Graffiti on the rise


Photo by: Paul Feric

Cam High custodians have attempted to remove graffiti off bathroom stalls using putty. However, perpetrators continue to mark over the clean-up effort.

A spike in the number of graffiti tags across campus, particularly in student restrooms, has Cam High administrators on edge and looking for assistance from students, staff, and the Ventura County Sheriff’s department.

Assistant principal Mrs. Alexis Ortiz is the administrator tasked with ameliorating the problem. “We have tagging at school, and it’s happening more and more frequently,” said Ortiz. “Photos are shared with administration, school resource officers, and other schools to identify aggressiveness, along with constant restroom checks by campus supervisors and administration.”

The tagging in the bathrooms is not confined to one section of the school, but exists in all bathrooms, the tennis courts, the J and C wings. “I’ve been noticing [the graffiti] increase over the four years I’ve been coming to the school, and recently it’s been coming up more in the last two months. Most of the time it’s writing,” said Celina Zakarian, senior. “Usually it would be something that involves drama- often times I would see a full conversation being written on it and it’s either in sharpie or pencils. It really brings down the whole feel for the school itself. It makes it seem less professional and sophisticated.”

Cam High administrators and supervisors have shared photographs of the graffiti with the Ventura County Sheriff’s department. Individuals who deface public property can be held accountable and penalties can include suspension, arrest, and restitution for any damage caused by the graffiti. The OUHSD also has said that graffiti may result in expulsion for the perpetrator. Dr. Kim Stephenson, principal, said that boys and girls bathrooms are checked daily with equal vigilance. “Bathrooms are checked multiple times a day; however, it can vary depending on the graffiti issues we are having at the time,” she said.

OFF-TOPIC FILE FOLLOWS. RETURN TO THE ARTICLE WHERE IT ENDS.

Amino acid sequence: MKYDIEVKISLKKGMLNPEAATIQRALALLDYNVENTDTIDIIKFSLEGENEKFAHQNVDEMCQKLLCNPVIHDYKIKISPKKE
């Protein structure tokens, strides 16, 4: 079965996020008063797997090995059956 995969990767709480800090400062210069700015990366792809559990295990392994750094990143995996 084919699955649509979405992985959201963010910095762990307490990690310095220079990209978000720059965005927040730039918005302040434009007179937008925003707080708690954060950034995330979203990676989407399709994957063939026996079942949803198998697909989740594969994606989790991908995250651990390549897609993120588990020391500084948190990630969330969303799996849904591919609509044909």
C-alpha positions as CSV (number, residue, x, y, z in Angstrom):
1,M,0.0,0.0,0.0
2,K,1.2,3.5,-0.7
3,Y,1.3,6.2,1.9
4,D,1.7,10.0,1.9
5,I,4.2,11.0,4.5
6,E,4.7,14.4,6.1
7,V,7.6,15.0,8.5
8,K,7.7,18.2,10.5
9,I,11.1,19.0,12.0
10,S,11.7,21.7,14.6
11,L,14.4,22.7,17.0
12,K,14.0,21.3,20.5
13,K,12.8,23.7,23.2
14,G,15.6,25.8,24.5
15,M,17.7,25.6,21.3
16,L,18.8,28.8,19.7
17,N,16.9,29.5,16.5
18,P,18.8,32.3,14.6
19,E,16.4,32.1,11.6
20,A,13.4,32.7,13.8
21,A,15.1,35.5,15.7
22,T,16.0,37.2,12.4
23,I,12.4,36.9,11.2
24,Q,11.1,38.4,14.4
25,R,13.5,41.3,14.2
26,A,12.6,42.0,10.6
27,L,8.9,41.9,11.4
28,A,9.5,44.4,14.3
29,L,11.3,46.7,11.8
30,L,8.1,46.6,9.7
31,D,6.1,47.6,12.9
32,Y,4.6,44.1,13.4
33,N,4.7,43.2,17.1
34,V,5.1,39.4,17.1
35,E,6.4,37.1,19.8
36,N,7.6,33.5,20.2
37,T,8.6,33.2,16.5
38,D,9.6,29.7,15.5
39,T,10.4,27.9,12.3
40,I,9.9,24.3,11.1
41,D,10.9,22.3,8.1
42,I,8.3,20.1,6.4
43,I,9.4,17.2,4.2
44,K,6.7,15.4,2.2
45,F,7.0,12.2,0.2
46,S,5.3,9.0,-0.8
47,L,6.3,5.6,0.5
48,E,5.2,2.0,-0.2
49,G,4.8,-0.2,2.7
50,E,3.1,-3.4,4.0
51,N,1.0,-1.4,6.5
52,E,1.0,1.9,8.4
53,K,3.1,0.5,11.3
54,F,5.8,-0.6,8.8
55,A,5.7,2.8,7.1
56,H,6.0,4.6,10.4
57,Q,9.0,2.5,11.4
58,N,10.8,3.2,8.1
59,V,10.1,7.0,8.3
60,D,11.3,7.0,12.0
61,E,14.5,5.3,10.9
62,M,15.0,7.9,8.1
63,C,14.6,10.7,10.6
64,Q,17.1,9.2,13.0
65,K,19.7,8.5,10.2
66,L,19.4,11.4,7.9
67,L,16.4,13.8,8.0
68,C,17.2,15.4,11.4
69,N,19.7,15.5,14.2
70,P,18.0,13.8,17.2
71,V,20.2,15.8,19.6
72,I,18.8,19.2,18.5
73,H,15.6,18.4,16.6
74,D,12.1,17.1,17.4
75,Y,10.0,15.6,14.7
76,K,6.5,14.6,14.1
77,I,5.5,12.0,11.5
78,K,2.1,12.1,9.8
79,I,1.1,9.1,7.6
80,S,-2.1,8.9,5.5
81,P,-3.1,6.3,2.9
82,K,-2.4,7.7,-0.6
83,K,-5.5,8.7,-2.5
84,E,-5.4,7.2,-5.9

Students have reported seeing campus supervisors checking only boys bathrooms in the J and C wing. Boys must line their belongings along the side of the bathroom before they enter, to prevent any tagging equipment from making it in to the restrooms. “For a while we had tagging issues primarily in the boys restrooms, so boys were asked to leave their backpacks outside while in the restroom,” said Stephenson. “This was a temporary measure taken.”

Campus supervisors are in charge of  monitoring the halls and restrooms for graffiti activity. Oscar Blanco, an on-campus supervisor at Cam High, monitors the J building, alternating shifts with other campus supervisors. “It is most often that the bathrooms in the J building experience the most graffiti and are under a lot of scrutiny,” Blanco said. “We have to check bathrooms every two weeks. If not, all the toilets will be filled with graffiti.”

“I was going to the bathroom during lunch and a campus supervisor was to my right, inside the bathroom, and his car was parked outside,” said junior Luis Farias, describing his first experience with the bathroom security. “I didn’t see him at first, and as I was heading to the bathroom, he told me to take off my backpack. I looked to the right, and there were backpacks lined up against the wall.”

Graffiti has been not only occurring on campus but on the buses at Cam High as well. “New graffiti started showing up [on the bus], and it’s bright blue,” said Kimberly Pineda, senior. “It’s just tagging random letters, and in the bathrooms there are inspirational quotes and names sometimes.”

Some of the students at Cam High believe that graffiti as a whole is more of a positive than a negative. Samantha Tovar said that she feels as if it gives the bathroom individuality. “[The graffiti] is something to look at, and sometimes it’s really inspirational-  like, ‘be secure with yourself’, ‘be happy’, ‘love your body’, ‘love others’, and more. I don’t really see the graffiti as very negative,” Tovar said. “It is defacing school property, though.”